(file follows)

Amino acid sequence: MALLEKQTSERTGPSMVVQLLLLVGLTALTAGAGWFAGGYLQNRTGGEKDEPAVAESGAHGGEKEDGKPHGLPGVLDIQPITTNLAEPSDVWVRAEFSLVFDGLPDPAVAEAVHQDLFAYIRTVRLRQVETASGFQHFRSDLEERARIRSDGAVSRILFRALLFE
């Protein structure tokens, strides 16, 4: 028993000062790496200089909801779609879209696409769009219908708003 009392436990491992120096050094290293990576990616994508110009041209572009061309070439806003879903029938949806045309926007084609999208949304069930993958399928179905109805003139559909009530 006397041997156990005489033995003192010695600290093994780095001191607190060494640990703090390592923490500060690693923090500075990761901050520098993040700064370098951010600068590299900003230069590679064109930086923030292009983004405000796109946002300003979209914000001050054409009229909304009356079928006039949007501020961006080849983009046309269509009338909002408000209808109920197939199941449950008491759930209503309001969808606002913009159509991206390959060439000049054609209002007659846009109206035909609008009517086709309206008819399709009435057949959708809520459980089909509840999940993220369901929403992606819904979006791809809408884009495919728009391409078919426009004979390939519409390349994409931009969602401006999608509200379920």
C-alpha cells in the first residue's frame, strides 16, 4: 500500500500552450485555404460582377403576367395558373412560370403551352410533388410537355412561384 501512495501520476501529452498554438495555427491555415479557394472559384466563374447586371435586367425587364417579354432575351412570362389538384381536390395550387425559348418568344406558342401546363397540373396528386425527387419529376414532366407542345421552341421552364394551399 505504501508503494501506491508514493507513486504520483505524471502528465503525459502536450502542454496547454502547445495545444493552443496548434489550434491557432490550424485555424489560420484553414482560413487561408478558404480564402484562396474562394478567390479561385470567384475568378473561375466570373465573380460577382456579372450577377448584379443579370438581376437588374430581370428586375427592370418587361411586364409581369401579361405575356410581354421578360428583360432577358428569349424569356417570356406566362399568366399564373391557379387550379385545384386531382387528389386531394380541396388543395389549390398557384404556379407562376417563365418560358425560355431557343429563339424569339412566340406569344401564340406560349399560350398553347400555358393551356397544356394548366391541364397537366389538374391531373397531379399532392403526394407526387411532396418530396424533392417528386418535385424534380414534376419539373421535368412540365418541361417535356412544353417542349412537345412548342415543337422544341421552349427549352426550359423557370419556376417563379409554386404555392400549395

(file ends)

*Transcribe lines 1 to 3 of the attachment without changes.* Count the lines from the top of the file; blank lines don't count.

Amino acid sequence: MALLEKQTSERTGPSMVVQLLLLVGLTALTAGAGWFAGGYLQNRTGGEKDEPAVAESGAHGGEKEDGKPHGLPGVLDIQPITTNLAEPSDVWVRAEFSLVFDGLPDPAVAEAVHQDLFAYIRTVRLRQVETASGFQHFRSDLEERARIRSDGAVSRILFRALLFE
């Protein structure tokens, strides 16, 4: 028993000062790496200089909801779609879209696409769009219908708003 009392436990491992120096050094290293990576990616994508110009041209572009061309070439806003879903029938949806045309926007084609999208949304069930993958399928179905109805003139559909009530 006397041997156990005489033995003192010695600290093994780095001191607190060494640990703090390592923490500060690693923090500075990761901050520098993040700064370098951010600068590299900003230069590679064109930086923030292009983004405000796109946002300003979209914000001050054409009229909304009356079928006039949007501020961006080849983009046309269509009338909002408000209808109920197939199941449950008491759930209503309001969808606002913009159509991206390959060439000049054609209002007659846009109206035909609008009517086709309206008819399709009435057949959708809520459980089909509840999940993220369901929403992606819904979006791809809408884009495919728009391409078919426009004979390939519409390349994409931009969602401006999608509200379920």
C-alpha cells in the first residue's frame, strides 16, 4: 500500500500552450485555404460582377403576367395558373412560370403551352410533388410537355412561384 501512495501520476501529452498554438495555427491555415479557394472559384466563374447586371435586367425587364417579354432575351412570362389538384381536390395550387425559348418568344406558342401546363397540373396528386425527387419529376414532366407542345421552341421552364394551399 505504501508503494501506491508514493507513486504520483505524471502528465503525459502536450502542454496547454502547445495545444493552443496548434489550434491557432490550424485555424489560420484553414482560413487561408478558404480564402484562396474562394478567390479561385470567384475568378473561375466570373465573380460577382456579372450577377448584379443579370438581376437588374430581370428586375427592370418587361411586364409581369401579361405575356410581354421578360428583360432577358428569349424569356417570356406566362399568366399564373391557379387550379385545384386531382387528389386531394380541396388543395389549390398557384404556379407562376417563365418560358425560355431557343429563339424569339412566340406569344401564340406560349399560350398553347400555358393551356397544356394548366391541364397537366389538374391531373397531379399532392403526394407526387411532396418530396424533392417528386418535385424534380414534376419539373421535368412540365418541361417535356412544353417542349412537345412548342415543337422544341421552349427549352426550359423557370419556376417563379409554386404555392400549395